tri-tip steak sandwich

Beef Tri-Tip, Smoked & Grilled

by Joe on March 4, 2014

Today I am playing around with a new cut of beef for the first time, tri-tip. It is a small roast that comes from the bottom sirloin and weighs about 2lbs per side of beef. Now, most of you are probably scratching your heads and thinking “why have I never heard of this cut of beef before?” Well, that is because almost all of it is sent to the central coast region of California, around Santa Maria, CA. IT is next to impossible to find here in NY or the east coast in general. I have been grilling and eating out in restaurants forever but have never seen it in any market or on any menus in NY. Of course, in my quest to come up with and develop the best dishes for my tailgate parties, I dug up a source of awesome all natural tri-tip.

The traditional method of preparation for this cut is a rub of pepper, chiles, and garlic, then grilled whole over a wood fire, and sliced across the grain before serving. This is the “Santa Maria Style” tri-tip as it is usually served. I used some of the traditional flavor profile, but put a little spin on it. I also did a completely different version in the name of culinary awesomeness, with a teriyaki marinade. Then I sliced them up and made some awesome sandwiches.

raw tri-tips, with a santa maria rub and teriyaki marinade

For the santa maria style, I used a rub that stayed true to the traditional flavor profile featuring fresh ground pepper and ancho chile, garlic, onion, and parsley flake. I then smoked the roast in my Cookshack FEC120 smoker with hickory wood set to a cooking temp of 180 degrees until the meat hit 110 internal temperature. Now, for most of you bbq heads, 110 sounds way low, but this is NOT a traditional bbq cut like brisket that needs to be cooked to 200 degrees. Think ribeye or filet mignon, not brisket, you want to serve this medium rare at around 130-135 degrees. Once I hit 110 degrees, off the smoker it came and onto a hot Crown Verity grill it went for a quick sear and to get to an internal temp of 125-130, allowing carryover heat to continue cooking another 5 degrees. After a nice rest, I ran it through the electric slicer nice and thin. I then served them with some caramelized onions and some blue cheese crumbles on a fresh custom baked Royal Crown Bakery bun.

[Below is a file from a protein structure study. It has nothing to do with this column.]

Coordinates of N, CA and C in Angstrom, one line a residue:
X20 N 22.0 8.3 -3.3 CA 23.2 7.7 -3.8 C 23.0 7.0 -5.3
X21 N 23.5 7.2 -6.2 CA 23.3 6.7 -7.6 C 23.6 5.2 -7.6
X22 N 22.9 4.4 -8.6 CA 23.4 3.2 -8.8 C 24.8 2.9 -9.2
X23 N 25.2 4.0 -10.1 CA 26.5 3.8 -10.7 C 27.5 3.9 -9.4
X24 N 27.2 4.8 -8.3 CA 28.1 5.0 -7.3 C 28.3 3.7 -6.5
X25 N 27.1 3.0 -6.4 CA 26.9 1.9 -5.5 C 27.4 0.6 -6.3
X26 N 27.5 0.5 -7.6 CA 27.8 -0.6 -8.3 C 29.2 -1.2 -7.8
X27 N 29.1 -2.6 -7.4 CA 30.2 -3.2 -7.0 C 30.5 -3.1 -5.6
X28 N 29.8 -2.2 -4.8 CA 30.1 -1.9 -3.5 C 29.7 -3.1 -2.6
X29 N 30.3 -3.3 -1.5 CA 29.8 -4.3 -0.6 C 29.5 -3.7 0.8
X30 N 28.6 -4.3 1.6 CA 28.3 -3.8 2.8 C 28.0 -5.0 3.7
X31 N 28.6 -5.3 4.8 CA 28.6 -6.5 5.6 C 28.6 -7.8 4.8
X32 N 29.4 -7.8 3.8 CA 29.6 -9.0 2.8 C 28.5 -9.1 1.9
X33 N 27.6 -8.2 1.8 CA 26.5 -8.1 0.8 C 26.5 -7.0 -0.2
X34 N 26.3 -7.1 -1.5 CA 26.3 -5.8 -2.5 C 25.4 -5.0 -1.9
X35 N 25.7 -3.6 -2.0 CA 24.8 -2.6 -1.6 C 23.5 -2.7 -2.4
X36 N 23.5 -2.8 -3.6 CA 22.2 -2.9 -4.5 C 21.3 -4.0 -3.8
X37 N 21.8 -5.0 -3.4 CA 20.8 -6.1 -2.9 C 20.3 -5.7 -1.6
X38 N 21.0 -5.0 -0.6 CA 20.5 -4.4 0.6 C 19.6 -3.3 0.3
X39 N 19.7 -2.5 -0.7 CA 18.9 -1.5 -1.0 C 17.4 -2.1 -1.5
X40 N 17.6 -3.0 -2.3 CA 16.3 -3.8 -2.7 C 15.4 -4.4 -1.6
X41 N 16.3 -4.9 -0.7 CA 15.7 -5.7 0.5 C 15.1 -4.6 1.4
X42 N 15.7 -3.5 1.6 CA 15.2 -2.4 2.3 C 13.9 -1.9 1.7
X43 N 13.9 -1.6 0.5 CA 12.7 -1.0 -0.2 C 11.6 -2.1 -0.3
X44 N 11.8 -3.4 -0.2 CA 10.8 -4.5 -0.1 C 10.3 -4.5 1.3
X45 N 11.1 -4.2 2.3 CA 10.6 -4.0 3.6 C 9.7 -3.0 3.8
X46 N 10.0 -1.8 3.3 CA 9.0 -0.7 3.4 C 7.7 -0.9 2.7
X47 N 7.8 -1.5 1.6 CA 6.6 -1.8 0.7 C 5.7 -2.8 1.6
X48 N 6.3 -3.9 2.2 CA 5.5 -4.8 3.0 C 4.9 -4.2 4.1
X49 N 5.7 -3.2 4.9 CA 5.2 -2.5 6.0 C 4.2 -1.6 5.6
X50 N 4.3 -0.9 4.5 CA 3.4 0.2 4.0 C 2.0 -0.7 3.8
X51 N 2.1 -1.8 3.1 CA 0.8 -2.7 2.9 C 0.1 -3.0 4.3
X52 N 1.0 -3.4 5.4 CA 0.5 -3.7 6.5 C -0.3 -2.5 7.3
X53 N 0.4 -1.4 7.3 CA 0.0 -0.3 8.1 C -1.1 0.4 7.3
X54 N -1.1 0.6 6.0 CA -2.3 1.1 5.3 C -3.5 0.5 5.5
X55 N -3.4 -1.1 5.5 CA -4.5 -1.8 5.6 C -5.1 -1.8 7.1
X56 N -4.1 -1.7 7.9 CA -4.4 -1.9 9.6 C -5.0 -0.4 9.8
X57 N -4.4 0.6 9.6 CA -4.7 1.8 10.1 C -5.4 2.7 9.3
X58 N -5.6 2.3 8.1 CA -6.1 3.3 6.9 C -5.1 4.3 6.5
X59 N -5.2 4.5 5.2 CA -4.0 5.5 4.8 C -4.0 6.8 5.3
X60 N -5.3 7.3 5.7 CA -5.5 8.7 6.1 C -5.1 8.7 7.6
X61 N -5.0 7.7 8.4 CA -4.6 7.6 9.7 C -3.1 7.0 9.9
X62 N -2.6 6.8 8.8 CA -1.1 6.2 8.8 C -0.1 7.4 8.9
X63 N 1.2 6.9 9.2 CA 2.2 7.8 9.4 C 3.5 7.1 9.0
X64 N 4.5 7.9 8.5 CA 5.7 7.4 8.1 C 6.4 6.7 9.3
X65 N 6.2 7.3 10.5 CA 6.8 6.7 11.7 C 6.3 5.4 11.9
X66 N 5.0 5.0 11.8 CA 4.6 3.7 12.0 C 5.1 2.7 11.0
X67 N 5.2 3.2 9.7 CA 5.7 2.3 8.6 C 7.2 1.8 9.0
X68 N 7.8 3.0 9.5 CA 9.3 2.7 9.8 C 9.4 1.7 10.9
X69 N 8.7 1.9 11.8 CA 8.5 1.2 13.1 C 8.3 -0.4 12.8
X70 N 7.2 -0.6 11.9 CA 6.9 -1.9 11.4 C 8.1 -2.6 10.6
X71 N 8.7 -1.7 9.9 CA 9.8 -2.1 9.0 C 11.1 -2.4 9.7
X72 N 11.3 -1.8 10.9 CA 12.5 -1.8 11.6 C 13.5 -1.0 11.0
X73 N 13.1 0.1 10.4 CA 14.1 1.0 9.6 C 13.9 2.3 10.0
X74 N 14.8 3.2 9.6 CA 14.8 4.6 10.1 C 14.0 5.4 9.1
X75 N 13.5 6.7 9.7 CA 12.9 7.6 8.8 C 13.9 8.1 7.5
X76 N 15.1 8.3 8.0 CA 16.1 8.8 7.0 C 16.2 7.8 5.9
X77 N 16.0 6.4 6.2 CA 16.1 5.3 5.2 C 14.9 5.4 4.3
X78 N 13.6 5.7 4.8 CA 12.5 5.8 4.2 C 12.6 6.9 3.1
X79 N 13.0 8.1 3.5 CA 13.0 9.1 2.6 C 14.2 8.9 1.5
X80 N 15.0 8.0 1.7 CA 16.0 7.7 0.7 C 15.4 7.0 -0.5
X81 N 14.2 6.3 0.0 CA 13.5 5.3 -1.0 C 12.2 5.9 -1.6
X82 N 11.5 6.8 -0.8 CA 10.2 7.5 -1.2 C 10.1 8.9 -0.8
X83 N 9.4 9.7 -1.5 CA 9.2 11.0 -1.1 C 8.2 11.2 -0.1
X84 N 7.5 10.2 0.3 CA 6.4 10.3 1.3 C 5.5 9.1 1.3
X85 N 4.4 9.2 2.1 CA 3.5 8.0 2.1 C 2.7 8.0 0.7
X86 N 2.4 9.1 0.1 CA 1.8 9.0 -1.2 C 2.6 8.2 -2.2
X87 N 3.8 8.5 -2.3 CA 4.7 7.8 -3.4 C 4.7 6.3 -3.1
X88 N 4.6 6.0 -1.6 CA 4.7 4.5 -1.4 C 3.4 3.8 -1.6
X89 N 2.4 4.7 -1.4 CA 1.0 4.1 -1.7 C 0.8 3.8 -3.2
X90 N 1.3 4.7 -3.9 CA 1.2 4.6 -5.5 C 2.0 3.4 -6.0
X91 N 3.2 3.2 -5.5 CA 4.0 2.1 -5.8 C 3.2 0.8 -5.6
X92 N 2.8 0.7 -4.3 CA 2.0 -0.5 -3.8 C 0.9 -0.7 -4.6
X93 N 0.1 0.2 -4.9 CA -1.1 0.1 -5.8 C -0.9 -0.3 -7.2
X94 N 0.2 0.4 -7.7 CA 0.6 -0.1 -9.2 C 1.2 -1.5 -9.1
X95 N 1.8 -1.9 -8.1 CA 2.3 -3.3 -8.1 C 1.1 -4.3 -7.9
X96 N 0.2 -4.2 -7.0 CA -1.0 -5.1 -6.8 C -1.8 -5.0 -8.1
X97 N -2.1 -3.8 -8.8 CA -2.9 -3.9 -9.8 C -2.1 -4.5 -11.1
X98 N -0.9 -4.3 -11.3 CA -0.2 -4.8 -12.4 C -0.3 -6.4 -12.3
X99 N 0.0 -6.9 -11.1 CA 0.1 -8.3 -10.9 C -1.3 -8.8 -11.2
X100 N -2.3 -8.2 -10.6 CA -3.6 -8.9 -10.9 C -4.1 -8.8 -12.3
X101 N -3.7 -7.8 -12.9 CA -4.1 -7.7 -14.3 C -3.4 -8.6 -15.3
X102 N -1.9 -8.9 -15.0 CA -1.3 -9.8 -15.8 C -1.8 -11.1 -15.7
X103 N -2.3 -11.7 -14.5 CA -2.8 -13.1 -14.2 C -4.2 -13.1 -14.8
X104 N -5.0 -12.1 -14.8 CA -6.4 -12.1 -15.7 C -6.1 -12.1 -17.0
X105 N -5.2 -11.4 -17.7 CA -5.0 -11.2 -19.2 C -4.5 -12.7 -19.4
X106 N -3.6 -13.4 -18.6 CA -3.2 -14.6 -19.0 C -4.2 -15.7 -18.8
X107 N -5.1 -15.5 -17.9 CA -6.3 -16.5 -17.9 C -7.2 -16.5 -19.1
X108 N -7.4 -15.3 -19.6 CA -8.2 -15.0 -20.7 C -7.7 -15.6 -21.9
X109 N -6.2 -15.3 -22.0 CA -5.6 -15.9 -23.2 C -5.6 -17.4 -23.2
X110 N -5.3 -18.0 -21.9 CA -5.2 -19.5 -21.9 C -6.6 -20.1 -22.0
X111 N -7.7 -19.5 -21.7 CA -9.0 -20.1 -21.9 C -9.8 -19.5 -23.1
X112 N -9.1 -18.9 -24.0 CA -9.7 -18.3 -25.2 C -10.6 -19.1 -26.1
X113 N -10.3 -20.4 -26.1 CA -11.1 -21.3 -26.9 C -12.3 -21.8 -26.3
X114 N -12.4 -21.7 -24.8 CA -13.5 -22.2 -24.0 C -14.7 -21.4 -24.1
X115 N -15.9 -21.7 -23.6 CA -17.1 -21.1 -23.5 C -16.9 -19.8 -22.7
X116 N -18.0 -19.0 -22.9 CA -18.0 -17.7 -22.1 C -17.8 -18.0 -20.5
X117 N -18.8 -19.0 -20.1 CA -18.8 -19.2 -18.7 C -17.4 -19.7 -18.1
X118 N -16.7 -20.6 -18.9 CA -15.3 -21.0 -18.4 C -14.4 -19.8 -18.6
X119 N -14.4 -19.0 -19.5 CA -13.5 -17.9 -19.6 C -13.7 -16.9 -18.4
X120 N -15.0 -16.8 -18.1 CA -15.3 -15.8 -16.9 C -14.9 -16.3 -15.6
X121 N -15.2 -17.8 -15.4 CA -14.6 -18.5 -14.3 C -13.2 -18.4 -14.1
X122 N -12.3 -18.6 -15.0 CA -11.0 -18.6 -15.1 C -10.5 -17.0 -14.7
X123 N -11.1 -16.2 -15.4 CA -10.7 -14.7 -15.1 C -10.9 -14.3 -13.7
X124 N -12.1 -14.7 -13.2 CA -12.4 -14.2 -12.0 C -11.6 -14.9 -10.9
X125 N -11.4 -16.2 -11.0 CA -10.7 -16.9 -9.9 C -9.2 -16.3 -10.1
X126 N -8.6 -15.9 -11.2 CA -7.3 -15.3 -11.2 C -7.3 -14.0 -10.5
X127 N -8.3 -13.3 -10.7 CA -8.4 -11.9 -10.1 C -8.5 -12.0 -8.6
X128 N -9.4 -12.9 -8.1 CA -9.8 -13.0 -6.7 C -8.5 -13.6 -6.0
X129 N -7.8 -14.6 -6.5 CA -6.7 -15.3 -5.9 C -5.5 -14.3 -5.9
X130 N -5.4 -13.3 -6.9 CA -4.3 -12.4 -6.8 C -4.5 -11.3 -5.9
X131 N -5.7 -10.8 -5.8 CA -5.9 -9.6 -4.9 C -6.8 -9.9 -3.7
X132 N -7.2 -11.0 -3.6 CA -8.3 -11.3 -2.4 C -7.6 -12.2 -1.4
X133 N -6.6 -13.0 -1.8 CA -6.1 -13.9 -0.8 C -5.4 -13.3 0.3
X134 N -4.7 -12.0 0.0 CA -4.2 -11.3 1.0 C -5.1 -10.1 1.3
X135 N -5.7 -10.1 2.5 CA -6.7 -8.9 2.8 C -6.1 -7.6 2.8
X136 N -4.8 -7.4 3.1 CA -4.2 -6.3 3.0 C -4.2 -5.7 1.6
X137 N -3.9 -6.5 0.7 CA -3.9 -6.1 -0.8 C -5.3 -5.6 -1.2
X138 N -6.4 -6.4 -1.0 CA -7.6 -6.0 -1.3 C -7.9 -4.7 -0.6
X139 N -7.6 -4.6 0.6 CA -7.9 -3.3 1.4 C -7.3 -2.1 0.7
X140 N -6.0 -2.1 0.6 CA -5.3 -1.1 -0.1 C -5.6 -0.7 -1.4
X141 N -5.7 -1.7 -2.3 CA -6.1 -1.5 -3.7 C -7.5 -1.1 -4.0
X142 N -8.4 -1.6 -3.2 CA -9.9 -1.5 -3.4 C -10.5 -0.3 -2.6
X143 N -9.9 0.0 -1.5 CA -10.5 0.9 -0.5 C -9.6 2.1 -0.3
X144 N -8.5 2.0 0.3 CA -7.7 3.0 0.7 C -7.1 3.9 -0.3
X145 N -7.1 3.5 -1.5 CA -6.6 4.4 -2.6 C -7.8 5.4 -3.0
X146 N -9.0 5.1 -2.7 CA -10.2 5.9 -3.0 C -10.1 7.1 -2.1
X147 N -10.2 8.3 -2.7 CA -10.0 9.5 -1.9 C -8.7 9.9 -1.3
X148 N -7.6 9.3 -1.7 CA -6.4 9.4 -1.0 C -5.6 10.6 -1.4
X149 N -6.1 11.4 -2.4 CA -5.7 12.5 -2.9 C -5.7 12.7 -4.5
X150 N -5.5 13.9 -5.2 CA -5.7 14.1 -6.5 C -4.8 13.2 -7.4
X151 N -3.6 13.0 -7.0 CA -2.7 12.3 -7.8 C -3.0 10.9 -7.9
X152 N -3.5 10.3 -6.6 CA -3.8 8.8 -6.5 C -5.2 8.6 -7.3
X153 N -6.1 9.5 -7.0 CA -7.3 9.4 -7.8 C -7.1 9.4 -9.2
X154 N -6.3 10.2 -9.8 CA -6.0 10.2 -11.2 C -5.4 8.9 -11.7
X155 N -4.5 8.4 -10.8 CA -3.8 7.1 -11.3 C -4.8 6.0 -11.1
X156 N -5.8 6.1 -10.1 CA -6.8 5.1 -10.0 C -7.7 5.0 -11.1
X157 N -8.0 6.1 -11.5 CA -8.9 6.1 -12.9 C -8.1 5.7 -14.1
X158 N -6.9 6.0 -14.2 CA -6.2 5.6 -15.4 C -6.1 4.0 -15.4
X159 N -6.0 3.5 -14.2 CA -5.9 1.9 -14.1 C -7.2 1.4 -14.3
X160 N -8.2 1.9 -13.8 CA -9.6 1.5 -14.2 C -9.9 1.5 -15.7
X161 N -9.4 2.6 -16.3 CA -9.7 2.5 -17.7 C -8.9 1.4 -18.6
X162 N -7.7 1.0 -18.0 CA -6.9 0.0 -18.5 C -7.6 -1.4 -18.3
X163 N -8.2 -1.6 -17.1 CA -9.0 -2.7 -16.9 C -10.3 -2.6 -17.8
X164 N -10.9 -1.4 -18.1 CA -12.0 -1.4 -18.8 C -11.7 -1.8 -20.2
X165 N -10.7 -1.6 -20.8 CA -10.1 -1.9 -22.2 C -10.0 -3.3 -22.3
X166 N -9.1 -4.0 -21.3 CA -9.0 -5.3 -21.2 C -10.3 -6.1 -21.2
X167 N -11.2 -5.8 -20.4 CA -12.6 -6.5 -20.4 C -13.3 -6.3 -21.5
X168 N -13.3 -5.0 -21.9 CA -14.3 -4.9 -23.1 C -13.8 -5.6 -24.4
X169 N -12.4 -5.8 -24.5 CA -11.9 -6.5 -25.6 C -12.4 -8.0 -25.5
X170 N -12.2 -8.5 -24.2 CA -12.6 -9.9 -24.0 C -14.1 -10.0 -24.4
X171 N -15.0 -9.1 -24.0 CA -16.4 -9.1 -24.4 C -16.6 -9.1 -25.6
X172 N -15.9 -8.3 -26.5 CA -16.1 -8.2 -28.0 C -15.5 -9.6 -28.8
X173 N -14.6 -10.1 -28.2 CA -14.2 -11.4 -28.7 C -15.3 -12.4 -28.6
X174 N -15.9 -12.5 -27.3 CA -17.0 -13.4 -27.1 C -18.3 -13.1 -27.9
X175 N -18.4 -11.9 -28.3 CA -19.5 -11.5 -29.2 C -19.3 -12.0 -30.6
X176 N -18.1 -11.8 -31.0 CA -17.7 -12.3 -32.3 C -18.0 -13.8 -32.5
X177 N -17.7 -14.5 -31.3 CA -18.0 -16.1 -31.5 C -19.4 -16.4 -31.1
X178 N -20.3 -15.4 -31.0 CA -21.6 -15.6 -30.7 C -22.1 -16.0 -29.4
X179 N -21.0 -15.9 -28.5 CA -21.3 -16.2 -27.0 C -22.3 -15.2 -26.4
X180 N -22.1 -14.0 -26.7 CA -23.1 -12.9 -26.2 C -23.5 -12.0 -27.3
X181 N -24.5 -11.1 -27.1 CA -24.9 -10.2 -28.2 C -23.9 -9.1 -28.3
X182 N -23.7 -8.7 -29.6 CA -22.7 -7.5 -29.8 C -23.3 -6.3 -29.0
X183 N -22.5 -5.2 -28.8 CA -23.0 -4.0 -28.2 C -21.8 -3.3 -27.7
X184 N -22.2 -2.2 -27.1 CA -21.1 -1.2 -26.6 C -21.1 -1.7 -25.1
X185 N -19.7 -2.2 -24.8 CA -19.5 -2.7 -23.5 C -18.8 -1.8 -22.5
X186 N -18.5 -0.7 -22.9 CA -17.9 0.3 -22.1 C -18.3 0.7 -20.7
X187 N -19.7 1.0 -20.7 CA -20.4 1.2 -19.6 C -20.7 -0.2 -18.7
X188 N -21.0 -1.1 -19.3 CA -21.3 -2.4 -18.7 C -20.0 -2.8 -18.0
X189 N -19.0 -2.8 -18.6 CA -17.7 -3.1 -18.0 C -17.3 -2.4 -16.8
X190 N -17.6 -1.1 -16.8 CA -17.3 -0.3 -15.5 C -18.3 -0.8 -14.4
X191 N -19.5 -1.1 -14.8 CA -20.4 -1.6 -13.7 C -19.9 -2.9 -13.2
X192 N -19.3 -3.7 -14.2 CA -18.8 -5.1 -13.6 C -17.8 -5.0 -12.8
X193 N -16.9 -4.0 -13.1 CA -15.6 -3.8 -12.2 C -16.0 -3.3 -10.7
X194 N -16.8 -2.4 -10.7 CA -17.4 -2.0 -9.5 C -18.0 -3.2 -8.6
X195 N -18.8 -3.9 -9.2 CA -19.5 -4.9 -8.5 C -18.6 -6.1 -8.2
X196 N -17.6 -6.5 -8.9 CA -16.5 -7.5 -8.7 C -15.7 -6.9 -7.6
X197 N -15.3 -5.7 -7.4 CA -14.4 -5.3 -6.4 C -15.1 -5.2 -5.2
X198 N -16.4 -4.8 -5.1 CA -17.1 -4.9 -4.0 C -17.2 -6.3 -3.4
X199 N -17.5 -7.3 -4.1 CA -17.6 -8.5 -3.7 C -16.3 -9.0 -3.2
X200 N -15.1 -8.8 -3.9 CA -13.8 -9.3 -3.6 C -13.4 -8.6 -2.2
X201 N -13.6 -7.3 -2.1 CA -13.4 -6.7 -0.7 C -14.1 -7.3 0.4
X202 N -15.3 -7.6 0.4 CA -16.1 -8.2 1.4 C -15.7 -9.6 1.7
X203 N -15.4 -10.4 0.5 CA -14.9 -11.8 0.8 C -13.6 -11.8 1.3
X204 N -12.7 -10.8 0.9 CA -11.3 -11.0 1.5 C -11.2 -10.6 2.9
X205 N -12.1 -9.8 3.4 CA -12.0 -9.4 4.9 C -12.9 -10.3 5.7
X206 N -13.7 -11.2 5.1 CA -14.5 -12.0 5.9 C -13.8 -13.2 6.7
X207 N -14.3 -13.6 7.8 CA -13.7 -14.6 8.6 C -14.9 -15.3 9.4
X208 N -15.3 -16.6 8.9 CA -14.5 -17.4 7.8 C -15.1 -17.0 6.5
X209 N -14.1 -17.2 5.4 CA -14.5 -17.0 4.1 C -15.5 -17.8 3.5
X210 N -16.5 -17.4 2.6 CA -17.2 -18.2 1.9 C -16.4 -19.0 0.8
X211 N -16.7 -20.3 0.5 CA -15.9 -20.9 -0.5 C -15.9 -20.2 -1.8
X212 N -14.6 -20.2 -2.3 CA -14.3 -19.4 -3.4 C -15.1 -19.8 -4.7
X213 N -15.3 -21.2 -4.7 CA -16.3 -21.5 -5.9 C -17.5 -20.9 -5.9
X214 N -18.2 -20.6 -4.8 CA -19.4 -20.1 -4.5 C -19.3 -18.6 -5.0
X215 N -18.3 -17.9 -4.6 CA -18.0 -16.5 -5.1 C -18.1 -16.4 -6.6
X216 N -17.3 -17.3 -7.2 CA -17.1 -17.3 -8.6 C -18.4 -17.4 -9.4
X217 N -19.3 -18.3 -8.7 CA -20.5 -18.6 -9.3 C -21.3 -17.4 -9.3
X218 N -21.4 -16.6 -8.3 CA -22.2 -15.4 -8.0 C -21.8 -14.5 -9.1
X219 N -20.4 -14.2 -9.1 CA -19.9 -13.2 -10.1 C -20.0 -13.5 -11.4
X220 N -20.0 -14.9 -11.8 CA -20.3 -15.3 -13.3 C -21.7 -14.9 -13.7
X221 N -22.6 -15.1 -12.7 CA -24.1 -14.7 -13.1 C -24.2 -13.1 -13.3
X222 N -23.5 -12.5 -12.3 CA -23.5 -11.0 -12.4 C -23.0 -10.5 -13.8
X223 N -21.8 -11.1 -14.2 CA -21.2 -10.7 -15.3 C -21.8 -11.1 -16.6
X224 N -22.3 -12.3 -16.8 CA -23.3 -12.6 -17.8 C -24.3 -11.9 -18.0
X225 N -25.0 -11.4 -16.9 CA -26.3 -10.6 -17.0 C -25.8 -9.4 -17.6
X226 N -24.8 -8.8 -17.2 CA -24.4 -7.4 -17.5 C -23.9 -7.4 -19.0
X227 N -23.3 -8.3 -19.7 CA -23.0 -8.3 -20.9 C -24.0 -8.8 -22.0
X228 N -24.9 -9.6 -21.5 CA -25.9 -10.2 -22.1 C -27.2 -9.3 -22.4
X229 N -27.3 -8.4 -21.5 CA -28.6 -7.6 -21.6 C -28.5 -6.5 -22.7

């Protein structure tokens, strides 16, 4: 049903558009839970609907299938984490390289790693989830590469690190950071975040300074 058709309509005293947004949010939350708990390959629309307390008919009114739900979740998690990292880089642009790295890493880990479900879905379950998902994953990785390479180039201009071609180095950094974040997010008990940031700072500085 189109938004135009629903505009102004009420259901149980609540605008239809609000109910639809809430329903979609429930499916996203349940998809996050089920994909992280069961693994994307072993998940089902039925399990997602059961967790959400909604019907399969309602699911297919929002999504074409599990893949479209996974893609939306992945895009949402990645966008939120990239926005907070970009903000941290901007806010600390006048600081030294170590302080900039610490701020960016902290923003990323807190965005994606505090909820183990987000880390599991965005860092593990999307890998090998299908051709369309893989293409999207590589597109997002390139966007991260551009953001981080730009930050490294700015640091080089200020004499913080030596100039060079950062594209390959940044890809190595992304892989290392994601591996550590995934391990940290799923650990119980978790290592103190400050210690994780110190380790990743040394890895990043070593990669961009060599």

santamariatritipsandwich1

Next, I went a little more outside the box with a teriyaki version. I soaked the roast in my favorite teriyaki marinade for 24 hours. Once the delicious sweet Asian flavor bath was complete, on to the smoker it went. My cooking process was the same as the santa maria above, with using the smoker to reach 110 and then finished off on the grill. The combination of teriyaki marinade, smoke, and fire kissed grill produced a beautiful piece of meat with the most delicious red color I have ever seen.

teriyakitritipcloseup

Once it rested and cooled, I sliced it up and piled it up on the same rolls with an Asian red cabbage ginger slaw.

asiantritipsandwich1

These sandwiches where awesome. They weren’t quite as tender as the filet mignon whole tenderloins we serve, but they are still quite tender and have some awesome flavor, while being more affordably priced than whole filet tenderloins. I am definitely going to play around with tri-tip a bunch more and looking forward to serving these at some of our tailgate parties and events.

asiantritipsandwich2

tritipsantamaria2

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